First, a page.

As the cold weather sets in, our bodies require more energy to stay warm. This is why many of us tend to rely on high-calorie foods during the fall and winter. However, these foods can do more harm than good, not only to our figures but also to our health. It’s important to understand the vitamins our bodies need during autumn and winter to stay warm and ward off illnesses.
Do you find yourself quickly getting tired, feeling weak, sleepy, and irritable as autumn arrives? Are you always cold and constantly craving food? Or do you wish you could hibernate like bears? These are all common consequences of cold weather. However, you can improve the situation by ensuring your body gets the necessary vitamins. There is a group of vitamins and microelements that can be referred to as “cold-fighting” vitamins.
First and foremost, let’s talk about B vitamins:
Vitamin B1 (Thiamine):
Thiamine doesn’t accumulate in the body, so it needs to be constantly replenished. A lack of thiamine can affect our mood and overall well-being. You may have noticed that during dark and cold days, you sometimes feel inexplicably sad, your mood worsens, and you lack motivation. This is likely due to a deficiency of vitamin B1.
It’s important to note that thiamine breaks down under the influence of various factors, such as salt, coffee, and regular consumption of canned foods. To ensure you get enough thiamine, include sources like oatmeal, buckwheat, peanuts, wheat, legumes, hazelnuts, pork, lamb, and poultry in your diet.
Vitamin B2 (Riboflavin):
A lack of vitamin B2 can be immediately felt in the body. Symptoms include a feeling of cold throughout the body, cold hands and feet, and back and leg pain. Vitamin B2 deficiency can also lead to anemia, stunted hair growth, and hair loss. Additionally, if your body doesn’t receive enough riboflavin, it won’t be able to fully absorb vitamin B6.
To ensure an adequate intake of vitamin B2, include sources like pine nuts, liver, almonds, mushrooms, eggs, processed cheese, mackerel, and rose hips in your diet.
Vitamin B10 (Para-Aminobenzoic Acid, PABA):
Vitamin B10 is crucial during the cold season as it protects us from the negative effects of the external environment, such as ozone. It plays a role in the formation of the protective interferon protein, which strengthens the body’s ability to fight infections. B10 also protects hair from dryness and gives elasticity and smoothness to the skin, which is especially important in dry indoor environments during the cold season.
Include sources like yeast, molasses, mushrooms, rice bran, whole wheat flour, potatoes, carrots, spinach, parsley, nuts, lemon balm, and sunflower seeds in your diet to ensure an adequate intake of vitamin B10.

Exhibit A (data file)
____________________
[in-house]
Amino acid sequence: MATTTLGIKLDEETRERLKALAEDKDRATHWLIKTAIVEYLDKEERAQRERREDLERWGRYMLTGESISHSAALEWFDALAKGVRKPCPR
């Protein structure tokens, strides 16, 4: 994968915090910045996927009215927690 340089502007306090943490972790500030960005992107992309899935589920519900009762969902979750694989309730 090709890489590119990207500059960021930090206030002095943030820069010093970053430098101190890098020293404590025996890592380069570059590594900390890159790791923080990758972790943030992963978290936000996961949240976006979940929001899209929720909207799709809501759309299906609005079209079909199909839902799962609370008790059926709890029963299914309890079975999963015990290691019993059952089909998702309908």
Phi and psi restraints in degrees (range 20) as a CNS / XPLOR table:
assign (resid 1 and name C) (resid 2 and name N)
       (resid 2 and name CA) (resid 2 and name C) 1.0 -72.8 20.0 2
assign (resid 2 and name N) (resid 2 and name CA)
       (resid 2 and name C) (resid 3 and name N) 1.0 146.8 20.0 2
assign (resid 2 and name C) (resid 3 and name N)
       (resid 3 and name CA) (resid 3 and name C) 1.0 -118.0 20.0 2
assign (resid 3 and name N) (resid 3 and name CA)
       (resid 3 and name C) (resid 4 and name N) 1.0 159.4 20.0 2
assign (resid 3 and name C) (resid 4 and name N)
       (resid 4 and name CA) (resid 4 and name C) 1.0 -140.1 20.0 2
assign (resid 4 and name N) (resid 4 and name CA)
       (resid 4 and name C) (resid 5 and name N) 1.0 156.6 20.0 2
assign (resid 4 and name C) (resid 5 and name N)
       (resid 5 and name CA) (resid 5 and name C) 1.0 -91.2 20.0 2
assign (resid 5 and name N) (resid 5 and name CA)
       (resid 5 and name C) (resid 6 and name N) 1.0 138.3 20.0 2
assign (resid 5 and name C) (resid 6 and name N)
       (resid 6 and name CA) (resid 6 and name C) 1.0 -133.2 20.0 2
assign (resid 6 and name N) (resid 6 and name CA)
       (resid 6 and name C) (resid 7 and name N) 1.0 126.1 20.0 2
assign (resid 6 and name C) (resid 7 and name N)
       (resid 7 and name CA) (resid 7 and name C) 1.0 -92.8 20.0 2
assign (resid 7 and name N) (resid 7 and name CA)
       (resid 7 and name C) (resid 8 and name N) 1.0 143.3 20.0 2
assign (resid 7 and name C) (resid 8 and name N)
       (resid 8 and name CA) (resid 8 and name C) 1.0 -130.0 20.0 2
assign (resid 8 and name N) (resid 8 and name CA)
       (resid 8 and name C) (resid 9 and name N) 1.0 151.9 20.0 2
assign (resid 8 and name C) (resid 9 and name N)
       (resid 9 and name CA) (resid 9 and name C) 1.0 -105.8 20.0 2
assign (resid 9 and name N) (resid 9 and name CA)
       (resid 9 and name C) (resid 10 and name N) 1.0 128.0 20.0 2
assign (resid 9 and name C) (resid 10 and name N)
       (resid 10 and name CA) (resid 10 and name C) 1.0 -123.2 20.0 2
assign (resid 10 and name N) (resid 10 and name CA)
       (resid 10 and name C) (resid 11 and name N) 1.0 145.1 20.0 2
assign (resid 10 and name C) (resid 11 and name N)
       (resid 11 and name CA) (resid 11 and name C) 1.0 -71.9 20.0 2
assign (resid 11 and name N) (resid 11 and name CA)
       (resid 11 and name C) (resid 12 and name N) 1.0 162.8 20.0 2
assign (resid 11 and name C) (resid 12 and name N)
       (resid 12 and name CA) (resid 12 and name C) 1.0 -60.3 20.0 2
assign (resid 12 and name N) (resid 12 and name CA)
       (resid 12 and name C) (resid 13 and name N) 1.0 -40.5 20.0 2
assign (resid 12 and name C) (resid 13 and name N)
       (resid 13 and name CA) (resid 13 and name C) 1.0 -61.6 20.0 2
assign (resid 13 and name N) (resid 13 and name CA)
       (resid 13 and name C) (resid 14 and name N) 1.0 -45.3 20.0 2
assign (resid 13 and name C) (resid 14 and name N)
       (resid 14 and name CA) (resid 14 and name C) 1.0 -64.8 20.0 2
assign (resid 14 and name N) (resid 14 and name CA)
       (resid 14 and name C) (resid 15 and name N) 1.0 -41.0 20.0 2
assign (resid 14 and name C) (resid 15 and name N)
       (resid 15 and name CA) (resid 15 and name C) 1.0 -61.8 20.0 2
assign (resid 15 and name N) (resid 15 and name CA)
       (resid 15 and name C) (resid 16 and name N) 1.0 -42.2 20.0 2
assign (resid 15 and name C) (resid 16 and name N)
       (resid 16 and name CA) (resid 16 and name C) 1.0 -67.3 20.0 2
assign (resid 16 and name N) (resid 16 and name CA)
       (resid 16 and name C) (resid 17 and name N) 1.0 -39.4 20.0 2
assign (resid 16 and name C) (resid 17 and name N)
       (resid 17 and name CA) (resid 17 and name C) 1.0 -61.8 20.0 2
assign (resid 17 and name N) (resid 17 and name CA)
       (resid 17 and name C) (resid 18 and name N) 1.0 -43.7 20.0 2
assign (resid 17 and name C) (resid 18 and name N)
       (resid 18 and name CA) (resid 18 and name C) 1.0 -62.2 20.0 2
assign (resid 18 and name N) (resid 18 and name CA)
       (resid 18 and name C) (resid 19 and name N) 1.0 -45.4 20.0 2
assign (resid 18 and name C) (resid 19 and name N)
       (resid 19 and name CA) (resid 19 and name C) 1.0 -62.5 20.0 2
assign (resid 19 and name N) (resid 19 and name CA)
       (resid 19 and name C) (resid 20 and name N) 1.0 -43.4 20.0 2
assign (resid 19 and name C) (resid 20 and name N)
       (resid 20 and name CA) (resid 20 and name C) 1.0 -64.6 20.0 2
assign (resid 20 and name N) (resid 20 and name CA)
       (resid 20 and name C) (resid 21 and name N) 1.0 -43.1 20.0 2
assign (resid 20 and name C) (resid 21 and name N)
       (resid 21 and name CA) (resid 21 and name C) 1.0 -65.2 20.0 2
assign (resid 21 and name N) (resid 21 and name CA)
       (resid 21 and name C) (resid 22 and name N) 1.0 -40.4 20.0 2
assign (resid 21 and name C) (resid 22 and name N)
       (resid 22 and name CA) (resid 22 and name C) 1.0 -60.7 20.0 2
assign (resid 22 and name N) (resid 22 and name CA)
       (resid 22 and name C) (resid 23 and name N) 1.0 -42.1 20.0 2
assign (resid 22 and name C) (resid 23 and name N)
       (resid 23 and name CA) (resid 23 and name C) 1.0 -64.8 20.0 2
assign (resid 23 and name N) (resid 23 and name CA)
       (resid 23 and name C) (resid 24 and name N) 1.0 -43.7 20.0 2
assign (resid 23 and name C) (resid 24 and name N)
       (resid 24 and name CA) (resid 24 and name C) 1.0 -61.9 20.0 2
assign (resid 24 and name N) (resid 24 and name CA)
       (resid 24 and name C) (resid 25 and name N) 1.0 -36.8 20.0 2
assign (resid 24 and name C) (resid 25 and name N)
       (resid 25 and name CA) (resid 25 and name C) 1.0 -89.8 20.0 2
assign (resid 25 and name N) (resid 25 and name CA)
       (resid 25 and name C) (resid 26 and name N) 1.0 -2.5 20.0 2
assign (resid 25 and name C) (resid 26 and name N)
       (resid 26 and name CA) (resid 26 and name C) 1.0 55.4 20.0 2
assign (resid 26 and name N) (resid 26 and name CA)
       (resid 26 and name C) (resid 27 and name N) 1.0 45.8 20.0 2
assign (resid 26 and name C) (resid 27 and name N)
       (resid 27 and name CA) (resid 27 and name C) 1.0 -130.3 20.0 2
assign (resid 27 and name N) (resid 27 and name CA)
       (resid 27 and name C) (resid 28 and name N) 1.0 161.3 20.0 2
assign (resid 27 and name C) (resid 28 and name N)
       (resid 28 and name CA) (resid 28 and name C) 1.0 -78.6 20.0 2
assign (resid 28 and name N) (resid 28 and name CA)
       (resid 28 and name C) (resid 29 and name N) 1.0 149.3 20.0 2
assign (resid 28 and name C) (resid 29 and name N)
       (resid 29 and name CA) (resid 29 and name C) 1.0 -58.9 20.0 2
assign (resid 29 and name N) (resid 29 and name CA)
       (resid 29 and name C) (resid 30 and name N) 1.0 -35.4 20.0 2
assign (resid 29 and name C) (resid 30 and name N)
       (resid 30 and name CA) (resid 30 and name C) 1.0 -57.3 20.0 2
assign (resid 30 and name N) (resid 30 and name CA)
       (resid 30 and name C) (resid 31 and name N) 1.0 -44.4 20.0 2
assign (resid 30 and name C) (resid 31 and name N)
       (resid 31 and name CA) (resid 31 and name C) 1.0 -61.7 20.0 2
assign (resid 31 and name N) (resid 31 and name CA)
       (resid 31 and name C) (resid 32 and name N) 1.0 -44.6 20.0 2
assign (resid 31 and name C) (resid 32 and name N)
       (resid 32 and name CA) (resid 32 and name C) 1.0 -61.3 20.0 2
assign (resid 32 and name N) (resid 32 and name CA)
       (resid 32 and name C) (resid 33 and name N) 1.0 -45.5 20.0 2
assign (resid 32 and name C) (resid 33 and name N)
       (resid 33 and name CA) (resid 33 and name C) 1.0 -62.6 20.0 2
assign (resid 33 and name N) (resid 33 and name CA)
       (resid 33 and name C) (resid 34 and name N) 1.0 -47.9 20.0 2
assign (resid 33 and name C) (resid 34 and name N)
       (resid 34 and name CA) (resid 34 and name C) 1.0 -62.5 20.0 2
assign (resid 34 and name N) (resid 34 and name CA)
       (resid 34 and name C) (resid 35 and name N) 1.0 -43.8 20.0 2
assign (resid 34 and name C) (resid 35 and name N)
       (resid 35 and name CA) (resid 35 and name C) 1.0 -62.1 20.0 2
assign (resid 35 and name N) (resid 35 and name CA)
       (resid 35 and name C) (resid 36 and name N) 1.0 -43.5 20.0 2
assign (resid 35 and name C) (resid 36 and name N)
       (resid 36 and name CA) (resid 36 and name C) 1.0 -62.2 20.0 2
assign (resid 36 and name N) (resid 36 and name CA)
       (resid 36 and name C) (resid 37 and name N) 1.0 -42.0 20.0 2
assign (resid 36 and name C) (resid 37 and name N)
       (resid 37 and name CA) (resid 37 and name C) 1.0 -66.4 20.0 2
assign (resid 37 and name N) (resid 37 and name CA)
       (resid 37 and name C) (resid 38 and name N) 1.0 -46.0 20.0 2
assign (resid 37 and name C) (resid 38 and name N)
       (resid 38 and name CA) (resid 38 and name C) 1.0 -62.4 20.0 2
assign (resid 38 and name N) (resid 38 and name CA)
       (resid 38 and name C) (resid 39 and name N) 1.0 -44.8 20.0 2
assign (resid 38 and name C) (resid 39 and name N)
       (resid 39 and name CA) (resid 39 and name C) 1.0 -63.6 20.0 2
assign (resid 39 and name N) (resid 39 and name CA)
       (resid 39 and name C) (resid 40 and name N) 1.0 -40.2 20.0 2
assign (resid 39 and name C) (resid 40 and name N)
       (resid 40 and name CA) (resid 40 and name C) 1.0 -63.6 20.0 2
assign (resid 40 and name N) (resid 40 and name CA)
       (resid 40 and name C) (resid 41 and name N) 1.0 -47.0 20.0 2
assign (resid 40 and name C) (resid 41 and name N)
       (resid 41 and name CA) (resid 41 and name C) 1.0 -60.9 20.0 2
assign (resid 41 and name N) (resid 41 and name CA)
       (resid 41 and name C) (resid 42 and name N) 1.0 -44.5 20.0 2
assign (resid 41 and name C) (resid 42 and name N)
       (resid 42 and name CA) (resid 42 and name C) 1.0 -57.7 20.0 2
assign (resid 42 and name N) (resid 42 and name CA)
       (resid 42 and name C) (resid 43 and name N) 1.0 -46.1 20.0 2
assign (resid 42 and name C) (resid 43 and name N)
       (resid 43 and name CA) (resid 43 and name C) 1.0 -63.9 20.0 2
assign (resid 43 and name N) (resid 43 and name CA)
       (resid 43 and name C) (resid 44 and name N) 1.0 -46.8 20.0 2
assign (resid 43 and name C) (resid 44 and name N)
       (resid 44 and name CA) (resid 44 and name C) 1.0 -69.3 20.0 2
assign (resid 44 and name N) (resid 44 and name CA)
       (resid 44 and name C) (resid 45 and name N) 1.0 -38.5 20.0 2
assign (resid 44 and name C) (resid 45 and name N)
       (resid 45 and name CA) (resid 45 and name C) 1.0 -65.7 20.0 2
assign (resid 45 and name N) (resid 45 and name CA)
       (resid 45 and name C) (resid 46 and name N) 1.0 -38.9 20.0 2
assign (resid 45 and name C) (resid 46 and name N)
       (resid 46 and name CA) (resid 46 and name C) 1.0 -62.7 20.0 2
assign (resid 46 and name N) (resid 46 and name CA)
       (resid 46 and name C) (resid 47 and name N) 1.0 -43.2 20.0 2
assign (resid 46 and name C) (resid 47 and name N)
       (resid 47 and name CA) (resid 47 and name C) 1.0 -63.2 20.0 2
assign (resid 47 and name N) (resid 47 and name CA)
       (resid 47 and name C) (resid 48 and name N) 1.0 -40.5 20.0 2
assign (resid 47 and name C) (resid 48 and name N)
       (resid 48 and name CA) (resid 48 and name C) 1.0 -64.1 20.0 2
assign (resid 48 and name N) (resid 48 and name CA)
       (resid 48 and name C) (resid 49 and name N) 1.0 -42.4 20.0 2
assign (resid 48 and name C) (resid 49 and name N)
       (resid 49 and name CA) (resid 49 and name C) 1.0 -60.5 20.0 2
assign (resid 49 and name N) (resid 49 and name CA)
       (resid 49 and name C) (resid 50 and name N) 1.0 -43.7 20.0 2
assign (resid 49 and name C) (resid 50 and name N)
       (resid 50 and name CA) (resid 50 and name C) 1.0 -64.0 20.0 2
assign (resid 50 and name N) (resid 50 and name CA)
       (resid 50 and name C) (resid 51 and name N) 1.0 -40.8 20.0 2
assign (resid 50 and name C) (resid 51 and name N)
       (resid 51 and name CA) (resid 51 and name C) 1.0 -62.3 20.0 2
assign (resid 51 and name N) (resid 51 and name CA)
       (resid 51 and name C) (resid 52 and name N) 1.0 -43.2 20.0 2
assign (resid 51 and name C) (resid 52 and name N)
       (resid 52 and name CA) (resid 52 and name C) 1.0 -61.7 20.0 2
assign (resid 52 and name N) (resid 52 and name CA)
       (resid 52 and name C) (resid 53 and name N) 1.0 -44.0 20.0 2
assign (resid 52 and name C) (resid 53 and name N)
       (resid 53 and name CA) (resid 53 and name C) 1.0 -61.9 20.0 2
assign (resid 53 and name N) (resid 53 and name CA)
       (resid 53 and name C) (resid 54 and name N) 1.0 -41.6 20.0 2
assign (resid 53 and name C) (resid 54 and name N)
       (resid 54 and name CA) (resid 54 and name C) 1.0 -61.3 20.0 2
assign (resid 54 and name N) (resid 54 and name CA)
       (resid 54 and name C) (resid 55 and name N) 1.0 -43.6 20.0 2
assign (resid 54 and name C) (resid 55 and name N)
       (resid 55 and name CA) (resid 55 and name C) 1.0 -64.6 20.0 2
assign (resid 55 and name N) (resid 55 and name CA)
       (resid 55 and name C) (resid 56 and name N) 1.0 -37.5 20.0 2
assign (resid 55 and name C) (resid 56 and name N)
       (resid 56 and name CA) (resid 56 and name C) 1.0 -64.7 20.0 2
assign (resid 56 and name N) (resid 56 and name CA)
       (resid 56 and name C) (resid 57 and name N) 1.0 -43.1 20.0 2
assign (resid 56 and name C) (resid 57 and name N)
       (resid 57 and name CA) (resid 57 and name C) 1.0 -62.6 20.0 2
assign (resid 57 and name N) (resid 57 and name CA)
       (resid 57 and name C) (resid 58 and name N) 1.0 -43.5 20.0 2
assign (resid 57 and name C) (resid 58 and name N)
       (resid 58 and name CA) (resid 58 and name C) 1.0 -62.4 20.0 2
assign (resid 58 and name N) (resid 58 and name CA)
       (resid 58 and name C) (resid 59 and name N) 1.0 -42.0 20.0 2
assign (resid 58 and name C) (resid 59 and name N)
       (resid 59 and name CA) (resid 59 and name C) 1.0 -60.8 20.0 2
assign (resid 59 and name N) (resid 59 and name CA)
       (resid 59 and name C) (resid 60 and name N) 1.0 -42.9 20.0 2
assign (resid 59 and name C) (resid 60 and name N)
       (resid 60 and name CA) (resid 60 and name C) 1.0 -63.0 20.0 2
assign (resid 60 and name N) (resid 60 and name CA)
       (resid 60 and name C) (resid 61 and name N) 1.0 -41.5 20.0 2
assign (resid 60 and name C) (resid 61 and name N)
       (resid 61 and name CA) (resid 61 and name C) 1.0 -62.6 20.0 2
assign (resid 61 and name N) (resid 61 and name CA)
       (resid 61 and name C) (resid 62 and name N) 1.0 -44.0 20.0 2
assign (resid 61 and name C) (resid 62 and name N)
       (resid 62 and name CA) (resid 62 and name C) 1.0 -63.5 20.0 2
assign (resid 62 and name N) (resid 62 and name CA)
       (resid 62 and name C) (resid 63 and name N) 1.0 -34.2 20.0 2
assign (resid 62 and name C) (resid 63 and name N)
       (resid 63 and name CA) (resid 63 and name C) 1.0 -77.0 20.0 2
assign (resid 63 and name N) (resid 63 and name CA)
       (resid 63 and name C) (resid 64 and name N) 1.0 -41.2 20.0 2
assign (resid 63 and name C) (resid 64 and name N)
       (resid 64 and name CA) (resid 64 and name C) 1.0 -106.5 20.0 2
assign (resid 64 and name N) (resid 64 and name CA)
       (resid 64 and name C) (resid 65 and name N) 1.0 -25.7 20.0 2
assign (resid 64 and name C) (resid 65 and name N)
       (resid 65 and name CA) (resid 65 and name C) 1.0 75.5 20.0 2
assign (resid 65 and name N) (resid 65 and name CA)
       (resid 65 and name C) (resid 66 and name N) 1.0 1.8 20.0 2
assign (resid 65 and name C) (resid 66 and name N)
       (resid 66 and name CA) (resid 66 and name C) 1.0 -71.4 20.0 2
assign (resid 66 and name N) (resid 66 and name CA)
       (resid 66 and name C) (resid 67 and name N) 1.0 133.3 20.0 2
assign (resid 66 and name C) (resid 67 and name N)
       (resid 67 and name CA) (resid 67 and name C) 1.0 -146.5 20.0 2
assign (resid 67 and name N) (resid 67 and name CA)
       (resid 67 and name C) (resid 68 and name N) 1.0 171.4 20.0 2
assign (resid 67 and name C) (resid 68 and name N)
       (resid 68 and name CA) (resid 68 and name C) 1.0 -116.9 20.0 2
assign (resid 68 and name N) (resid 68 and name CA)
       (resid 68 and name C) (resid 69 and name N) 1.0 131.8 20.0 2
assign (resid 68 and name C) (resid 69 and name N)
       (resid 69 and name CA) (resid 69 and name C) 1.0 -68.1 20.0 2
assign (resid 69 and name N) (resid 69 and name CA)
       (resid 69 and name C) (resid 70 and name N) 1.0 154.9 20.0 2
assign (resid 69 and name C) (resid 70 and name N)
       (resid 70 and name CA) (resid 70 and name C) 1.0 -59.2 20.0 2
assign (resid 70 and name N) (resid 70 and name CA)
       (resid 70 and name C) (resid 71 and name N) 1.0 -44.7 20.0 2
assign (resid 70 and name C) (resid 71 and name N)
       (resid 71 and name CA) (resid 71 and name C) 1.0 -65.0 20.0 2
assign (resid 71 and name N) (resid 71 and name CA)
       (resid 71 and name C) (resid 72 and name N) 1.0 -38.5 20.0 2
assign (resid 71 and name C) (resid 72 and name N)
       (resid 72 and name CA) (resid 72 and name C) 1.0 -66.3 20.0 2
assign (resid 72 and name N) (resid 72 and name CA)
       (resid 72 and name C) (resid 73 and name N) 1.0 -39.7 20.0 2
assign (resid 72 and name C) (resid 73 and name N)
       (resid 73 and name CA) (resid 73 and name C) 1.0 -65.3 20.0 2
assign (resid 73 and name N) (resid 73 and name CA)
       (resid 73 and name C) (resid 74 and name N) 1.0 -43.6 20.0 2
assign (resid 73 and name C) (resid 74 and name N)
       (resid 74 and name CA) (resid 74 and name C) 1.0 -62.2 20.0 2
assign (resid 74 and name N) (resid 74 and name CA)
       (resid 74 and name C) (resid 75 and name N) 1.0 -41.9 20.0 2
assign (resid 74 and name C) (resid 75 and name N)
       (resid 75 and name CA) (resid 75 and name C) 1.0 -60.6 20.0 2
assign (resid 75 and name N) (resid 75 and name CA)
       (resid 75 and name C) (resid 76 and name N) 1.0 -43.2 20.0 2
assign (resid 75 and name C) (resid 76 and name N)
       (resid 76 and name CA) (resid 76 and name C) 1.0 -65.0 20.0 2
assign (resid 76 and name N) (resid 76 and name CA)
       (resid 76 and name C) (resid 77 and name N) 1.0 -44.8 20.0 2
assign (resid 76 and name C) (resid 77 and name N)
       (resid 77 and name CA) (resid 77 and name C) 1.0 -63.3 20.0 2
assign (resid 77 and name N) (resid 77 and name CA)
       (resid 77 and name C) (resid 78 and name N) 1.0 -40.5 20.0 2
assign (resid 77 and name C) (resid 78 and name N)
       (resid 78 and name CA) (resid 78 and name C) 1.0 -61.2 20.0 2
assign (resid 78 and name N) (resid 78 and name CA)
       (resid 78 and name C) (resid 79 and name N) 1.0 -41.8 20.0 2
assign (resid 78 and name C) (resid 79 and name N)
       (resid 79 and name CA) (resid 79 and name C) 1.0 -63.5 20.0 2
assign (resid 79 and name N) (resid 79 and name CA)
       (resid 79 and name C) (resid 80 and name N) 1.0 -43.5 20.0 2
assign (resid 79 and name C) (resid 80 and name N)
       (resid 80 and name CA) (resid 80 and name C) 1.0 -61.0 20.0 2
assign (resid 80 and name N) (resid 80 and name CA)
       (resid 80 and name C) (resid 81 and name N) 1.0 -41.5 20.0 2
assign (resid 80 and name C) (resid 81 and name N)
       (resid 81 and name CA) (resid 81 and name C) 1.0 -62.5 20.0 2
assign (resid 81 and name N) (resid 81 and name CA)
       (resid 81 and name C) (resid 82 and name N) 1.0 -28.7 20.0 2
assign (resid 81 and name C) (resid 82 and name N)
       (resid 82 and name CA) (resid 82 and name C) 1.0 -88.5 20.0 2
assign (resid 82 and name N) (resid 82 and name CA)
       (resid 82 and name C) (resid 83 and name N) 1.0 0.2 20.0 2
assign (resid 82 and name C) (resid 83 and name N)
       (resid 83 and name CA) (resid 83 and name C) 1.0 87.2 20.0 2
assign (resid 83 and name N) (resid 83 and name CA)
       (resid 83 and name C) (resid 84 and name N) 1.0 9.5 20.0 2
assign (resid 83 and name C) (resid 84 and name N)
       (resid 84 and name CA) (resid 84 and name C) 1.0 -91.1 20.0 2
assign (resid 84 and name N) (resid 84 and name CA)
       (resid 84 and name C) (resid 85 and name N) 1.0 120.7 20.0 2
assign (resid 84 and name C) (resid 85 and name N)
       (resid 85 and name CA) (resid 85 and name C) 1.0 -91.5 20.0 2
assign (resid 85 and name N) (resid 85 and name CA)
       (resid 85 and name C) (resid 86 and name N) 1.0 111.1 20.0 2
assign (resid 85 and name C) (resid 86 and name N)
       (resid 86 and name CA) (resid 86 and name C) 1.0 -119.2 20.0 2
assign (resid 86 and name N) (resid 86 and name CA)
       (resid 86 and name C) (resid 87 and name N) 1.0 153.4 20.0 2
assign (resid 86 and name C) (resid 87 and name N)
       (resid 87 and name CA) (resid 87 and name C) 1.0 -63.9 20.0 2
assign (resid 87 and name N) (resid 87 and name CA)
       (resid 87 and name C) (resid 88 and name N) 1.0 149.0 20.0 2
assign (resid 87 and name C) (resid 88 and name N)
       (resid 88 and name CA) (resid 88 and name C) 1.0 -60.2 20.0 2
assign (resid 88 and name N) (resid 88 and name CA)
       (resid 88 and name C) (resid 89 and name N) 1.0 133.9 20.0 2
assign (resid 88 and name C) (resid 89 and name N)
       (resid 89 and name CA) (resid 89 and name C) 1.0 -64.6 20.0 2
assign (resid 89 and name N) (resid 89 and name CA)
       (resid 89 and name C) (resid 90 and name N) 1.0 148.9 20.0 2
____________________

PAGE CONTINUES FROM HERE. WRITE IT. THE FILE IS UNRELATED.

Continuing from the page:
Vitamin B12 (Cyanocobalamin):
Vitamin B12 is responsible for oxygen saturation in the blood and helps prevent anemia. This is particularly relevant in late autumn and winter when the air becomes more rarefied, leading to thicker blood even in healthy individuals. A deficiency of cyanocobalamin can affect memory, facial color, and overall weakness. It can also lead to a lack of vitamin B1, which is responsible for mood regulation.
Include sources like liver, mackerel, sardines, rabbit, octopus, beef, sea bass, pork, lamb, cod, carp, and Dutch cheese in your diet to ensure an adequate intake of vitamin B12.
Vitamin C is essential during colds and infectious diseases as it strengthens the immune system and helps the body fight off illnesses. It also regulates metabolic processes necessary for cell and tissue growth.
Include sources like cranberries, lingonberries, citrus fruits, sauerkraut, dried apricots, prunes, and raisins in your diet to ensure an adequate intake of vitamin C.
During autumn and winter, our bodies are at a higher risk of vitamin D deficiency since it is mainly synthesized through sunlight exposure. A lack of vitamin D can lead to poor calcium absorption, resulting in brittle bones, hair, and nails. It can also cause dental problems. To prevent this, consider taking multivitamins that include vitamin D. However, it’s important not to overdo it, as excess vitamin D can have negative effects. Consult with a specialist before making any changes to your vitamin D intake.
Include sources like sea bass, eggs, liver, butter, sour cream, and cream (in small quantities) in your diet to ensure an adequate intake of vitamin D.